The Latest: UF ending “gator bait” cheer over racist history


— University of Florida ending “gator bait” sports cheer over its racial connotations.

— Oklahoma State U. removing name of ex-governor who advanced Jim Crow.

— Columbus statue coming down in Columbus, Ohio.

— Automakers to halt production to acknowledge Floyd’s death, Juneteenth.


ST. PETERSBURG, Fla. — The University of Florida is ending its “gator bait” cheer at football games and other sports events because of its racial connotations.

University President Kent Fuchs announced in a letter on Thursday that ending the cheer would be one of several changes on campus.

Fuchs says the “gator bait” cheer has “horrific historic racist imagery” involving black people being used as alligator bait.

Fuchs also says task forces will look into the university’s history with racial issues and whether any Confederate names are on campus buildings. The university will also stop using prison and jail inmates in agricultural programs.


STILLWATER, Okla. — Oklahoma State University’s governing board plans to vote Friday to remove the name Murray from a building at the school’s Stillwater campus.

The move ends the school’s affiliation with a governor who advocated for segregation and pushed to advance Jim Crow laws.

University President Burns Hargis sent a letter to the board of regents on Wednesday recommending that the school rename the building that pays homage to Oklahoma’s ninth governor, William H. “Alfalfa Bill” Murray. The vote will likely be a formality as the regents chairman, Tucker Link, joined Hargis in condemning the “Murray Hall” name. Link said Murray’s racist ideology was a reflection of the time period.

The vote comes after a controversy involving the school’s football team. Running back Chuba Hubbard, who is black, suggested Monday that he may boycott the program after head coach Mike Gundy was photographed wearing a T-shirt promoting One America News Network, a cable channel and website that has been critical of the Black Lives Matter movement and praised by President Donald Trump. Gundy, who is white, apologized to his team on Tuesday.


COLUMBUS, Ohio — A statue of Christopher Columbus will be removed from the Ohio city named after him.

Columbus Mayor Andrew Ginther announced the removal on Thursday.

The statue located by City Hall will be taken away immediately and placed in storage. The move comes as monuments to Confederates and other historical figures who repressed or oppressed other people are being dismantled across the country. Columbus is the largest U.S. city named for the explorer.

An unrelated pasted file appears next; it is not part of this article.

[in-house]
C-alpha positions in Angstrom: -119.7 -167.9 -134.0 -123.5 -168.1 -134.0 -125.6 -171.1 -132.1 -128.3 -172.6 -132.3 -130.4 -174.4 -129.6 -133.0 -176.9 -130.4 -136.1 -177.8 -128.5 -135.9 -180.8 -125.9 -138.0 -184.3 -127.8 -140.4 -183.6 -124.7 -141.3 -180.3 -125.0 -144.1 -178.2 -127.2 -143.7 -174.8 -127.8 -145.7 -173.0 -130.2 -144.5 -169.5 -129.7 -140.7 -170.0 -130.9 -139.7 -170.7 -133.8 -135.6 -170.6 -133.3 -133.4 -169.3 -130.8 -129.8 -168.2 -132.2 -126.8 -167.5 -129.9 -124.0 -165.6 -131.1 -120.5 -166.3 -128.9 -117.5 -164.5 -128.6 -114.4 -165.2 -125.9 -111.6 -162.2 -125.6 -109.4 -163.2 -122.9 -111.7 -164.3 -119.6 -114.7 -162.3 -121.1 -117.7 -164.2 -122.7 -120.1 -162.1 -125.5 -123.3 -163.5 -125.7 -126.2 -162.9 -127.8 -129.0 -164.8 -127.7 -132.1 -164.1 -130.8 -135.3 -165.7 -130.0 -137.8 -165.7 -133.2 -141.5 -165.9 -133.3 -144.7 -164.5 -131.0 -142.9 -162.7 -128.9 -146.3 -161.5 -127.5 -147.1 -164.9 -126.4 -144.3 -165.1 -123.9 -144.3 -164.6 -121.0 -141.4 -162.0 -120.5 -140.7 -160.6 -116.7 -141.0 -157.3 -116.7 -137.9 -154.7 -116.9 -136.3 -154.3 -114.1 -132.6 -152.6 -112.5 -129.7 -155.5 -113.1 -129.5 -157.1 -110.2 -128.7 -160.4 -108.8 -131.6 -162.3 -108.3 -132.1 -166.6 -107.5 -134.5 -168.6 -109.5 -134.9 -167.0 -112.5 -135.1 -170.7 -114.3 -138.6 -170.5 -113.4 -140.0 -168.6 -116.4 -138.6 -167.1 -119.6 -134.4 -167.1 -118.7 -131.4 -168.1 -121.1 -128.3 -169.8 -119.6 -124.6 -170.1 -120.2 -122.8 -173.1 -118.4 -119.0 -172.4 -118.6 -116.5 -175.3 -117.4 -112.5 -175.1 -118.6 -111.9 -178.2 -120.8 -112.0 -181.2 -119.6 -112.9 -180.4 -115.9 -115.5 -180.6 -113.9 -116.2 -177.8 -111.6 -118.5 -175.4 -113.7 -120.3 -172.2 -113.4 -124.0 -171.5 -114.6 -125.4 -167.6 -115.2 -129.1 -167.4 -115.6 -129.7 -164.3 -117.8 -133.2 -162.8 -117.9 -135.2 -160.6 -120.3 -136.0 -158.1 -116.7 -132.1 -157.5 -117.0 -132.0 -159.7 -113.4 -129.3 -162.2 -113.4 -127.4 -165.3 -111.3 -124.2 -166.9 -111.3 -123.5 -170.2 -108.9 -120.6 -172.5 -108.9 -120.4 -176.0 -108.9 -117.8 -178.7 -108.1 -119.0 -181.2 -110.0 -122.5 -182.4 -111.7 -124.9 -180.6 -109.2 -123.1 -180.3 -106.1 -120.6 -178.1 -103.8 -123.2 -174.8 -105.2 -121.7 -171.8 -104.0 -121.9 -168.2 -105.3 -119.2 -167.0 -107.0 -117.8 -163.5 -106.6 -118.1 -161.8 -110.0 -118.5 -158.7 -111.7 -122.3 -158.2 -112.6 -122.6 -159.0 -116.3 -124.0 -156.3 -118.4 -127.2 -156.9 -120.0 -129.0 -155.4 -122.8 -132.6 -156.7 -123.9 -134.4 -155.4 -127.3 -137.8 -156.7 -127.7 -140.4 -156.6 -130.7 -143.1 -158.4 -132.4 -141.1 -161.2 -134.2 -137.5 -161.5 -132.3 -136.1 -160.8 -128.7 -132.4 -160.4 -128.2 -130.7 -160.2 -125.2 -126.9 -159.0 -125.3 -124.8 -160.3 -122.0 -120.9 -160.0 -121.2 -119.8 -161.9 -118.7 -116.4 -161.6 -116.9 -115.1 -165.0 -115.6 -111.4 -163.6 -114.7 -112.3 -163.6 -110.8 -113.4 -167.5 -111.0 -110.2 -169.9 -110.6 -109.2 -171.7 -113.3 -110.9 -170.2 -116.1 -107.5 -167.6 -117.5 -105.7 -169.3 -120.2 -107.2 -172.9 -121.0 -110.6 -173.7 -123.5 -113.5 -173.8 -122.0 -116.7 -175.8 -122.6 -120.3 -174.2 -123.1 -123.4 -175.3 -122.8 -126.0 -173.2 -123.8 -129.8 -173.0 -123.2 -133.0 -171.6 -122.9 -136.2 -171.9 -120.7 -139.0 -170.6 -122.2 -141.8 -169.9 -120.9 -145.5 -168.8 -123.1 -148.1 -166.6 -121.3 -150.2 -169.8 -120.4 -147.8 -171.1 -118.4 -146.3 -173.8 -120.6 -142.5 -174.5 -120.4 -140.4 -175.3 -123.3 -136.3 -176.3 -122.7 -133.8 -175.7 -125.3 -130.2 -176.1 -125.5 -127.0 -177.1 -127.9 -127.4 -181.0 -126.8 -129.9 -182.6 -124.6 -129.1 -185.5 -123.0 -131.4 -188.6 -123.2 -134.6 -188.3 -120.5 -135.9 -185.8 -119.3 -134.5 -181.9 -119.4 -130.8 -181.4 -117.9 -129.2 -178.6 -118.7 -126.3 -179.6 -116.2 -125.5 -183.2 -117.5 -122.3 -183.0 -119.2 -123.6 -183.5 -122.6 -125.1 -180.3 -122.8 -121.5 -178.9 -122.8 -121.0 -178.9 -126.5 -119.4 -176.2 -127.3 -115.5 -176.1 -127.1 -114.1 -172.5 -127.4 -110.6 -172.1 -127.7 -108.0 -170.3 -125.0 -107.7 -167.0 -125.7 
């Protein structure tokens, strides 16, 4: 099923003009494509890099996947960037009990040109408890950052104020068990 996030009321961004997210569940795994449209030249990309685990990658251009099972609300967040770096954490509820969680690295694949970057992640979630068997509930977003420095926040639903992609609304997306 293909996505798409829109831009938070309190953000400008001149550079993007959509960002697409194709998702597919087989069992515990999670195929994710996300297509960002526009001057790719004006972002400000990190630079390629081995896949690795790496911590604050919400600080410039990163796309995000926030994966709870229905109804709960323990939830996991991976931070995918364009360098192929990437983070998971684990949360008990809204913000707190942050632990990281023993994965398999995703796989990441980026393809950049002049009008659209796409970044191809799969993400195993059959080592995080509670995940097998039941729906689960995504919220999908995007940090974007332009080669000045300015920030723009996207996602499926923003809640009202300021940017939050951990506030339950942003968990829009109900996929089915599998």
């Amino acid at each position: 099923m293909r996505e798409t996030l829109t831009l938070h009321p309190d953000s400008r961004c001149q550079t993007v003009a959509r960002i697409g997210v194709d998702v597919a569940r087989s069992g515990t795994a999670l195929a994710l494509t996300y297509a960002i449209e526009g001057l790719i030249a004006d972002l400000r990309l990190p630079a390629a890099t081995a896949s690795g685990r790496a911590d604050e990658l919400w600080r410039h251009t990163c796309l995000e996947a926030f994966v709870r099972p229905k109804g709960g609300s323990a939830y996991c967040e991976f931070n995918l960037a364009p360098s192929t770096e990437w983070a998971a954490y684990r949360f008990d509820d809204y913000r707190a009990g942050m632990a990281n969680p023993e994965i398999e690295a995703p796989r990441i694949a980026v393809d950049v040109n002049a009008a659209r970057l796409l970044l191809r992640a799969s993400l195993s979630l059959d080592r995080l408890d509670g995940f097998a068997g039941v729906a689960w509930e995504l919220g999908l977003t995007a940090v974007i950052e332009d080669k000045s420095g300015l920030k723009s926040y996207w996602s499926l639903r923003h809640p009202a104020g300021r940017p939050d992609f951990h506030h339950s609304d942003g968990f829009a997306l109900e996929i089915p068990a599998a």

“For many people in our community, the statue represents patriarchy, oppression and divisiveness.” Ginther said in a statement. “That does not represent our great city, and we will no longer live in the shadow of our ugly past.”


DETROIT — Assembly lines at factories run by Detroit automakers will come to a halt Friday to commemorate the end of slavery in the U.S. and to support protests after the death of George Floyd.

Work will halt at Ford, General Motors and Fiat Chrysler factories for nearly nine minutes at 8:46 a.m. and p.m. in demonstrations organized by the United Auto Workers union.

“We do this in support of the millions who are demanding an end to racism and hate and calling for real reforms,” union President Rory Gamble wrote in a note to the UAW’s 400,000 members.

Floyd, who is black, died May 25 pleading for air as a white Minneapolis police officer held a knee to his neck for nearly eight minutes. Minnesota prosecutors acknowledged Wednesday that the officer had his knee on Floyd’s neck for 7 minutes, 46 seconds — not the 8:46 that has become a global symbol of police brutality.

All three automakers have agreed to shut down lines for 8 minutes and 46 seconds on each shift Friday. In addition, all employees at the companies are being asked to be silent for 8:46.

Friday is Juneteenth, considered the oldest known celebration commemorating the end of slavery in the United States.


WASHINGTON — President Donald Trump says he learned about the importance of Juneteenth from a black Secret Service agent and is taking credit for making the unofficial holiday “very famous.”

Trump made the comments in a Wall Street Journal interview published Thursday.